Watching Congress fall apart is amusing, in some quarters. Republicans can’t pass a budget without threatening to shut down the government. Brinkmanship has replaced compromise. They do witch hunts and show trials. They throw hissy fits and say crazy things on the cable channels. One member has already threatened to impeach Hillary Clinton if she wins the presidency. What they won’t do is govern....
    ...Representative Rob Bishop of Utah, chairman of the House Natural Resources Committee is the villain in this piece, a grim-faced ideologue who clearly doesn’t like public land or parks....
    Bishop is determined to do real harm, to many real places, using his power as a “bomb thrower,” as Ryan called the congressional radicals. He’s been petty and tyrannical when faced with pleas by other members to let the fund come up for a vote. This means that access to existing parks and trails, through private land that was slated for purchase through the fund, will be denied....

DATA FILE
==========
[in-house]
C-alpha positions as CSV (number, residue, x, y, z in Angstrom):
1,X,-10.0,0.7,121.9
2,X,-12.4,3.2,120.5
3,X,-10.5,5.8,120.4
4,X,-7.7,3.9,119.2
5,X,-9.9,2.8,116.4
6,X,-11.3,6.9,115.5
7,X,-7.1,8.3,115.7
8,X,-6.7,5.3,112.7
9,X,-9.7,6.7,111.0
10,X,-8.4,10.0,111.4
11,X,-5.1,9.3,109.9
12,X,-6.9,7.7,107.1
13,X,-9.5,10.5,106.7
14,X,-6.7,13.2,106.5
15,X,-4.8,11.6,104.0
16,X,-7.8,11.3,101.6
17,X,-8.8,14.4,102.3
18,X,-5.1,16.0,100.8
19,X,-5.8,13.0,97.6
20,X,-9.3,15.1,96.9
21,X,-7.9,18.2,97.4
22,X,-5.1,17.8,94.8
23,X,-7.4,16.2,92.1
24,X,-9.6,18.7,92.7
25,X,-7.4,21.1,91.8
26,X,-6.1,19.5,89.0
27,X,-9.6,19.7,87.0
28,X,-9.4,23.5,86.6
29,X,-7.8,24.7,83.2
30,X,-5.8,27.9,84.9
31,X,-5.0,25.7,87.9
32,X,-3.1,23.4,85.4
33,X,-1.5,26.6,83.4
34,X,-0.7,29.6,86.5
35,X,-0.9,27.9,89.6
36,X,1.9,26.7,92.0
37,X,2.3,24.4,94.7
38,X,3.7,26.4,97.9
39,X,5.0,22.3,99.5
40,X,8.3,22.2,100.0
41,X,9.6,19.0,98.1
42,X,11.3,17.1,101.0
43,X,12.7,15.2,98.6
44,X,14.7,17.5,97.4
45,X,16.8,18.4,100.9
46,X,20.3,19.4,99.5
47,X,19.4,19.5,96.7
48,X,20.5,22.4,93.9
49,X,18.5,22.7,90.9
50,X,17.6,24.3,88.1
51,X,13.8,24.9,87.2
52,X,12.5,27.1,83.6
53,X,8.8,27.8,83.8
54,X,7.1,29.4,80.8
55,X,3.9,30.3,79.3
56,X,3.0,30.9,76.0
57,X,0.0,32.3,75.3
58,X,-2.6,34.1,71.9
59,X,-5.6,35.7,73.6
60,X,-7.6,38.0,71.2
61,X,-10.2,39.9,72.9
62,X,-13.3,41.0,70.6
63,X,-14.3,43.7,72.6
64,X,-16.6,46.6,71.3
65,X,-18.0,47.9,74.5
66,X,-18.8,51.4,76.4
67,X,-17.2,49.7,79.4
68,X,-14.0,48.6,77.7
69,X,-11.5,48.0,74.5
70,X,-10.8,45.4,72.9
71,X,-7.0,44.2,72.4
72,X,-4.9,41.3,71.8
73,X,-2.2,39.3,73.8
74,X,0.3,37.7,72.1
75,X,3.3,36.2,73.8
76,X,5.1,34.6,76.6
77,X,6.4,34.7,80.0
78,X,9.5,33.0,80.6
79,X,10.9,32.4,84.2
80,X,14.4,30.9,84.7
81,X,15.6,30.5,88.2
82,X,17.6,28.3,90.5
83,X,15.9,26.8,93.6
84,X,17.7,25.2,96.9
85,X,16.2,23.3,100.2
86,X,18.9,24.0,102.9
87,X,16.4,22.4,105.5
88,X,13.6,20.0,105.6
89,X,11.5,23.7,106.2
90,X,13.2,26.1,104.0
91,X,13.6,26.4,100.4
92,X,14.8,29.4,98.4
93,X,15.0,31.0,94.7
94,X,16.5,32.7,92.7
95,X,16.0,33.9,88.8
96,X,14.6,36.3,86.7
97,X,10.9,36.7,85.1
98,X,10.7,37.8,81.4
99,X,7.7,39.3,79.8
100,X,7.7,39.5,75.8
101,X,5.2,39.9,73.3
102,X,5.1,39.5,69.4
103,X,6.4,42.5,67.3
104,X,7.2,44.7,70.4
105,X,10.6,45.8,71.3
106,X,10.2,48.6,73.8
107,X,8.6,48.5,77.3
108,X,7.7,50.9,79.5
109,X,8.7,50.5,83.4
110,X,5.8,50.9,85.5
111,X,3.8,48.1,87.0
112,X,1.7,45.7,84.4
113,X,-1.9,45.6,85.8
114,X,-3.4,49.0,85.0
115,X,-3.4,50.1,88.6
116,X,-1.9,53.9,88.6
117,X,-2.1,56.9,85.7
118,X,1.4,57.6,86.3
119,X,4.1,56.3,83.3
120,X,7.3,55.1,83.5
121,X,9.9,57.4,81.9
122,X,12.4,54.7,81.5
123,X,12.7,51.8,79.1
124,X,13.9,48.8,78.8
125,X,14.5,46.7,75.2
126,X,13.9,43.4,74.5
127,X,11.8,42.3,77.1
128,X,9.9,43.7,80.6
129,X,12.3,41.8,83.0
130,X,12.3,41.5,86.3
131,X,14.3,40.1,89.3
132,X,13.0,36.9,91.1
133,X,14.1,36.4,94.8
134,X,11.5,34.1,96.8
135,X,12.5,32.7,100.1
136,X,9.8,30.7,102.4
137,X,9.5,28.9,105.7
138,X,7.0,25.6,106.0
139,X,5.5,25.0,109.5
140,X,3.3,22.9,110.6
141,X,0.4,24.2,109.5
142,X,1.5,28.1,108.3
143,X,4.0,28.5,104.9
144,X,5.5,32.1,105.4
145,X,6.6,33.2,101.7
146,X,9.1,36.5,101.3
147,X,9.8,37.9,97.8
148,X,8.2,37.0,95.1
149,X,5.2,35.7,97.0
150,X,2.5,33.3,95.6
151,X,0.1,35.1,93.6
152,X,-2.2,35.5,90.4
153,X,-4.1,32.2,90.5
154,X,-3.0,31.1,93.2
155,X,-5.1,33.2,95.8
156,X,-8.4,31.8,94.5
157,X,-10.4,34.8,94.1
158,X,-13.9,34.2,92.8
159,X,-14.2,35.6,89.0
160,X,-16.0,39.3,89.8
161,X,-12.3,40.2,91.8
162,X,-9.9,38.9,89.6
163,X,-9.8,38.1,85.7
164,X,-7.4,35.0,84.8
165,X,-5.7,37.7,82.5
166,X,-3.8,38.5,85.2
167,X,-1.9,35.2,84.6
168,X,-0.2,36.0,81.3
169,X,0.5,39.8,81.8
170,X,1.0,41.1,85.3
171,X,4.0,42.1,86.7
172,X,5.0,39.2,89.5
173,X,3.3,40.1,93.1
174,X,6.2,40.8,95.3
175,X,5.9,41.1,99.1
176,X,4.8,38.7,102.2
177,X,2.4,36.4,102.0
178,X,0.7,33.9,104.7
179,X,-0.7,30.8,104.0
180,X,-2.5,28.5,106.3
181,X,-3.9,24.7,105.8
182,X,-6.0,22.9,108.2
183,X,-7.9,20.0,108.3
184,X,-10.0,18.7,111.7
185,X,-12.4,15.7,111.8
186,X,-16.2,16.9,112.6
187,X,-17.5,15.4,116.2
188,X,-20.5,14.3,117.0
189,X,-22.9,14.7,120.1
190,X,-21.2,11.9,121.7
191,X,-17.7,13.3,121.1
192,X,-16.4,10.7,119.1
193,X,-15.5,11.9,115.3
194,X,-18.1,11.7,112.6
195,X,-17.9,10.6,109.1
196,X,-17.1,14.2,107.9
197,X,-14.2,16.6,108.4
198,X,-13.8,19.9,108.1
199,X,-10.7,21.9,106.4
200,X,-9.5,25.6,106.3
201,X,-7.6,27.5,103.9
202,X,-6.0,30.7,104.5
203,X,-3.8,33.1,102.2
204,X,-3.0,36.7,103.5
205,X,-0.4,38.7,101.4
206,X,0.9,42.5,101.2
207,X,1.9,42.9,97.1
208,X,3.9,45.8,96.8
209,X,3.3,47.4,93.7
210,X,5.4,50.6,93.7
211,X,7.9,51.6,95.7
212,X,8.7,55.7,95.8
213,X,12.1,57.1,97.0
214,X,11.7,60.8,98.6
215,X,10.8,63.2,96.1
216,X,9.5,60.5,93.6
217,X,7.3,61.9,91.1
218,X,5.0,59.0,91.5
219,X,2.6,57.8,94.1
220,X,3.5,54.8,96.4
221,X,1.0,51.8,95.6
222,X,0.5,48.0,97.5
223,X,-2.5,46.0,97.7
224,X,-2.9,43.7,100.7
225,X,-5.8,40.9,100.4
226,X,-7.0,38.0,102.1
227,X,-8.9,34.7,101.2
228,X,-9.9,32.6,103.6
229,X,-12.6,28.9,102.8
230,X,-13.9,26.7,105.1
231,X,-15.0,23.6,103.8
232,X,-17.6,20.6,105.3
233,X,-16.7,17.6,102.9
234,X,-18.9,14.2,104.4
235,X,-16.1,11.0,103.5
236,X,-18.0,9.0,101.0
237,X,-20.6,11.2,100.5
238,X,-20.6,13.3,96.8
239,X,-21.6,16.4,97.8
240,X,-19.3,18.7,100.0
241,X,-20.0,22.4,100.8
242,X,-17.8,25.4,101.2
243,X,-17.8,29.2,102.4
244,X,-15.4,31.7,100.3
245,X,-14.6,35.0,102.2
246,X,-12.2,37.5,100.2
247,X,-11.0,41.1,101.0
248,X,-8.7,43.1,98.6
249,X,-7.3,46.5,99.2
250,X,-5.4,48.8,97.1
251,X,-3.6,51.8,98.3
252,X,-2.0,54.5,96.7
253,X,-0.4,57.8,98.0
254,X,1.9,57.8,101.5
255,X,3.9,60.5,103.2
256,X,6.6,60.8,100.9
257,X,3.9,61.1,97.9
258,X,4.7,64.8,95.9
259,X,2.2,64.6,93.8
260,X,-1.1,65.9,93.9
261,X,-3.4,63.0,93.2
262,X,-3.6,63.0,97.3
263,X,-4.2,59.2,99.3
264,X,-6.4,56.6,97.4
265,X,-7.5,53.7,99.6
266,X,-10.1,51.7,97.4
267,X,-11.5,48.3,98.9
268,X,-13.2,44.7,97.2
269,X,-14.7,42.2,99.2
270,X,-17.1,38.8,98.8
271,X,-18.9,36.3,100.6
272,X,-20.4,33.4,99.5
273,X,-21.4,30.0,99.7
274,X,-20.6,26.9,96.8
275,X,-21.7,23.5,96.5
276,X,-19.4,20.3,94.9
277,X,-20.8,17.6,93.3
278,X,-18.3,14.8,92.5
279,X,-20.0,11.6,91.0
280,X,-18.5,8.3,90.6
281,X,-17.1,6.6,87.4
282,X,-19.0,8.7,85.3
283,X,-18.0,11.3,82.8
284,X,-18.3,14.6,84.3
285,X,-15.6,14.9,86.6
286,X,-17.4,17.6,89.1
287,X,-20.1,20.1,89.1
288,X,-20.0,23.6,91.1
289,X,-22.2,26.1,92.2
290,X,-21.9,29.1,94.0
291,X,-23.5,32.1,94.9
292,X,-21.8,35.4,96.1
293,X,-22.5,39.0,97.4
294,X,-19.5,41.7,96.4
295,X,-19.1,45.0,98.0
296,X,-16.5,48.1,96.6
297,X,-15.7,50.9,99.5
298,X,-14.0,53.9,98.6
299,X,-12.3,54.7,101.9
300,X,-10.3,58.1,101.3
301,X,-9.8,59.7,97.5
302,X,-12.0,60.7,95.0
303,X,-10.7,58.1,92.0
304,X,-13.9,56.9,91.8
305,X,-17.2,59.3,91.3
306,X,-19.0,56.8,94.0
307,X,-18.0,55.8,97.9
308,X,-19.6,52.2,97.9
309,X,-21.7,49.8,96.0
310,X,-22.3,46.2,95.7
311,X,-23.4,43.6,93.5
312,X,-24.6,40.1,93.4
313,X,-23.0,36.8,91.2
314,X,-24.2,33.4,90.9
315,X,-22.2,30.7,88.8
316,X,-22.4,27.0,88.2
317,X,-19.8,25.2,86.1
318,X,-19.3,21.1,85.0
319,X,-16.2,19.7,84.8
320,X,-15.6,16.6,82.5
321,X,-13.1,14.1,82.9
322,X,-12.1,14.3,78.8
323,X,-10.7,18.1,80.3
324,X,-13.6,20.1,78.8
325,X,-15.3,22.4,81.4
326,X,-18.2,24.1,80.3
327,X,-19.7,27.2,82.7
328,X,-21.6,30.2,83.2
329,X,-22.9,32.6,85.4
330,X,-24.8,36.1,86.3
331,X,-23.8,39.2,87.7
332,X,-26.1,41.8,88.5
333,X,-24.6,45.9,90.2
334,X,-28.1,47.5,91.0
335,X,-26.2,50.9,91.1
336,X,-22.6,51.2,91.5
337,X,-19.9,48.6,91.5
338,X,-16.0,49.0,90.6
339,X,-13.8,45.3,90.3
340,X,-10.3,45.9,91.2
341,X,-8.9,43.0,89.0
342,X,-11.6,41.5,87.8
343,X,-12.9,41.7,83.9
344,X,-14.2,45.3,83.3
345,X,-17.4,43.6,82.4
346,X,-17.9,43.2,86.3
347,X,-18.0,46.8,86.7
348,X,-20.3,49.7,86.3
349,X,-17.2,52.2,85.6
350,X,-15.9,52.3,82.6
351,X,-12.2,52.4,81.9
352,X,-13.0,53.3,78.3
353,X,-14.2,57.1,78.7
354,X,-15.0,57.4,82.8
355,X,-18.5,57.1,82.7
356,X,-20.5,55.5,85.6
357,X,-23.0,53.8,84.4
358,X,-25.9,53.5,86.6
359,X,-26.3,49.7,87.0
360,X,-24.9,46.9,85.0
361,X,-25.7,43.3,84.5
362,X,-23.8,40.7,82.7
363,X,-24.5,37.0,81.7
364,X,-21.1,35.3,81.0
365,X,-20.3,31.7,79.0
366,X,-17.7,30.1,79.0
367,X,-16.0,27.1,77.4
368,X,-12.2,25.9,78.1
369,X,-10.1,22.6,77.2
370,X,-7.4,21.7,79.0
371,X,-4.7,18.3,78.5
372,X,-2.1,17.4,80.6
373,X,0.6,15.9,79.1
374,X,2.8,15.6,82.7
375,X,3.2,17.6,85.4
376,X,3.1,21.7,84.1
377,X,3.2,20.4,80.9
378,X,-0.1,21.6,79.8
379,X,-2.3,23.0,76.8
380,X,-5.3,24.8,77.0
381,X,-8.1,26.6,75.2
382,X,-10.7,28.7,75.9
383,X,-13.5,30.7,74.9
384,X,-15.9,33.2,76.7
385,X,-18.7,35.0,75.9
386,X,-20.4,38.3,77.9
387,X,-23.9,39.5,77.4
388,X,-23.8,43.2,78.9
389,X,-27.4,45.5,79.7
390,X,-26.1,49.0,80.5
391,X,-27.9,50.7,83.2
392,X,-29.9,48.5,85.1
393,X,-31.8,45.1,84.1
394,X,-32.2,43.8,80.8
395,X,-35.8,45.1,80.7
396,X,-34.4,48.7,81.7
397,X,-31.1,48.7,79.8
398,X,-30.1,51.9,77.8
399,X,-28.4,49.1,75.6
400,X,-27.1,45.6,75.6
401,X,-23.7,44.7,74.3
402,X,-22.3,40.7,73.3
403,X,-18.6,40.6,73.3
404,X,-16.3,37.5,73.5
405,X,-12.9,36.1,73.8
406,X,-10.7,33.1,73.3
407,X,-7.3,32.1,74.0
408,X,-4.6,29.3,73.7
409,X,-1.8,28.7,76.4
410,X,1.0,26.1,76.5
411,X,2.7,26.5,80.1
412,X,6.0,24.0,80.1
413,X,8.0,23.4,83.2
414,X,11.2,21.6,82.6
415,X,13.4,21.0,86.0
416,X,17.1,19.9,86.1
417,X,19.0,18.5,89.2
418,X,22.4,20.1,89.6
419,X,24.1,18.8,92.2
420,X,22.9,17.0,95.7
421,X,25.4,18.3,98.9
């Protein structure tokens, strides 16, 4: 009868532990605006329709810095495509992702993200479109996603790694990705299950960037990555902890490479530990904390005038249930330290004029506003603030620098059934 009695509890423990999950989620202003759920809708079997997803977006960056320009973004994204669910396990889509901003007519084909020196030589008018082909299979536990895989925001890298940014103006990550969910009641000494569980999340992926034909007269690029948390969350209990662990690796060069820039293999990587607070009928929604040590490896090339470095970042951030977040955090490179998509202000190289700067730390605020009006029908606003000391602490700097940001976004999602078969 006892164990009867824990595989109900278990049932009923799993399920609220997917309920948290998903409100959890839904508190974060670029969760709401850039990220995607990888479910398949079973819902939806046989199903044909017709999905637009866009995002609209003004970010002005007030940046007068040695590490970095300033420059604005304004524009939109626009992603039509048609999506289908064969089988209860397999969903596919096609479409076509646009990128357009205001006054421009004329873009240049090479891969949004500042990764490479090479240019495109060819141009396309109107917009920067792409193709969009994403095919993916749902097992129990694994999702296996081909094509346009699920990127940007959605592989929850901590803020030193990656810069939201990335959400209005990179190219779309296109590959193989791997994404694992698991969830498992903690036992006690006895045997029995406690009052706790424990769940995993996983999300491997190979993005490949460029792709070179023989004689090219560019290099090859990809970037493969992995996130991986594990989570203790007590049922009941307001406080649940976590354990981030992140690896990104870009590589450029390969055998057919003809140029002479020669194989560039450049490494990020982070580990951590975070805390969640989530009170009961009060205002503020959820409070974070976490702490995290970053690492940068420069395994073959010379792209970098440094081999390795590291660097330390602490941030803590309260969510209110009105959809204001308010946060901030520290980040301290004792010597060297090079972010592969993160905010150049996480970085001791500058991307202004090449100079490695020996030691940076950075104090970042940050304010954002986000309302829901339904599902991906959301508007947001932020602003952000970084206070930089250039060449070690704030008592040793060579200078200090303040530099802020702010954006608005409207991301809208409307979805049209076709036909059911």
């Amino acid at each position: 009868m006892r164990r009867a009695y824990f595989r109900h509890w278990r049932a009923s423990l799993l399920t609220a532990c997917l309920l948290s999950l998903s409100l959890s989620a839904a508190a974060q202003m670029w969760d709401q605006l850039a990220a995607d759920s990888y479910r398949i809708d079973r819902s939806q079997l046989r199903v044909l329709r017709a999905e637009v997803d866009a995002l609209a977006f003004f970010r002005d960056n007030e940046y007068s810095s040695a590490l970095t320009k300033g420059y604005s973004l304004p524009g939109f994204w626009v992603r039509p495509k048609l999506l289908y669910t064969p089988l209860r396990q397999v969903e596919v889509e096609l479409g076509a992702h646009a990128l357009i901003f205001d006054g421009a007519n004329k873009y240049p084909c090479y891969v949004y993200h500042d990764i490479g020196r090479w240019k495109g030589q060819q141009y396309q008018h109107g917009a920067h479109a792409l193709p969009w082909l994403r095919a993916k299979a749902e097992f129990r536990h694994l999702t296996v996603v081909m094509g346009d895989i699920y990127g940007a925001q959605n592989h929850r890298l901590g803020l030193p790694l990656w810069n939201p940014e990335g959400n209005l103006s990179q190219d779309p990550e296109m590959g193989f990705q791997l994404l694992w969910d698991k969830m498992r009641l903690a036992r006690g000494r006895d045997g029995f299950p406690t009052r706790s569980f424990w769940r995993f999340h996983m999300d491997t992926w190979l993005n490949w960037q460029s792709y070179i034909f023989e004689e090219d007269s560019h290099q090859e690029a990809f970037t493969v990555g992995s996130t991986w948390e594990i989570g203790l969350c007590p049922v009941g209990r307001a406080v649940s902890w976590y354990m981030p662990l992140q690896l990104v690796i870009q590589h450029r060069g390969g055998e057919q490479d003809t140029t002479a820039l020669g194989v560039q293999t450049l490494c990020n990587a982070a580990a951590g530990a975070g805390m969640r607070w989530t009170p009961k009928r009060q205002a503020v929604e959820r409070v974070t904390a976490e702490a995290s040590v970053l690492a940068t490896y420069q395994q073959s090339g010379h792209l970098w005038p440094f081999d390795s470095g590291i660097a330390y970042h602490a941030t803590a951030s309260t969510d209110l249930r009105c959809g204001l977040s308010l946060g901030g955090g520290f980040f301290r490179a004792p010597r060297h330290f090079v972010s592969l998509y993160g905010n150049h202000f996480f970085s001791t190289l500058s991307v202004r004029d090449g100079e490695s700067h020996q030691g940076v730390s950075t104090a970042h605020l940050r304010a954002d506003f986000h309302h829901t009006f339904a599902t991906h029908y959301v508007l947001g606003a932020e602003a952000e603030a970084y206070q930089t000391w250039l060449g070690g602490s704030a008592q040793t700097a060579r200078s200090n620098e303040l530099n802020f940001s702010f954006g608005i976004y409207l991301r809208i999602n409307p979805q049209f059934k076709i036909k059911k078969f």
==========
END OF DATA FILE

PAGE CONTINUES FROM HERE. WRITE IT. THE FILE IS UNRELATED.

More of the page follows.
Bishop has vowed that the fund won’t be renewed unless he can destroy the successful format that has been so crucial to the greater good. He’s suggested giving the money back to oil and gas companies....
    In a nutshell crammed with nutcases, this is your Congress. It’s a place that doesn’t work taking on something that does work, and killing it. [read more]
On the 31st of July I captured the rise of the Full Blue Moon in Aquarius. It was a beautiful sight to witness & lucky for me to capture in a time lapse. This video is made up of 1,038 frames & slowed down as close to real time as I could make it. I have been working on perfecting this type of time lapse for over a year now after seeing the work of a favorite photographer of mine. He helped by teaching me a few steps to get the image that I was looking for & furthering it by trying to get it in a time lapse motion. It has taken many attempts with many failures along the way, but I would have to say that this piece is my best attempt to date.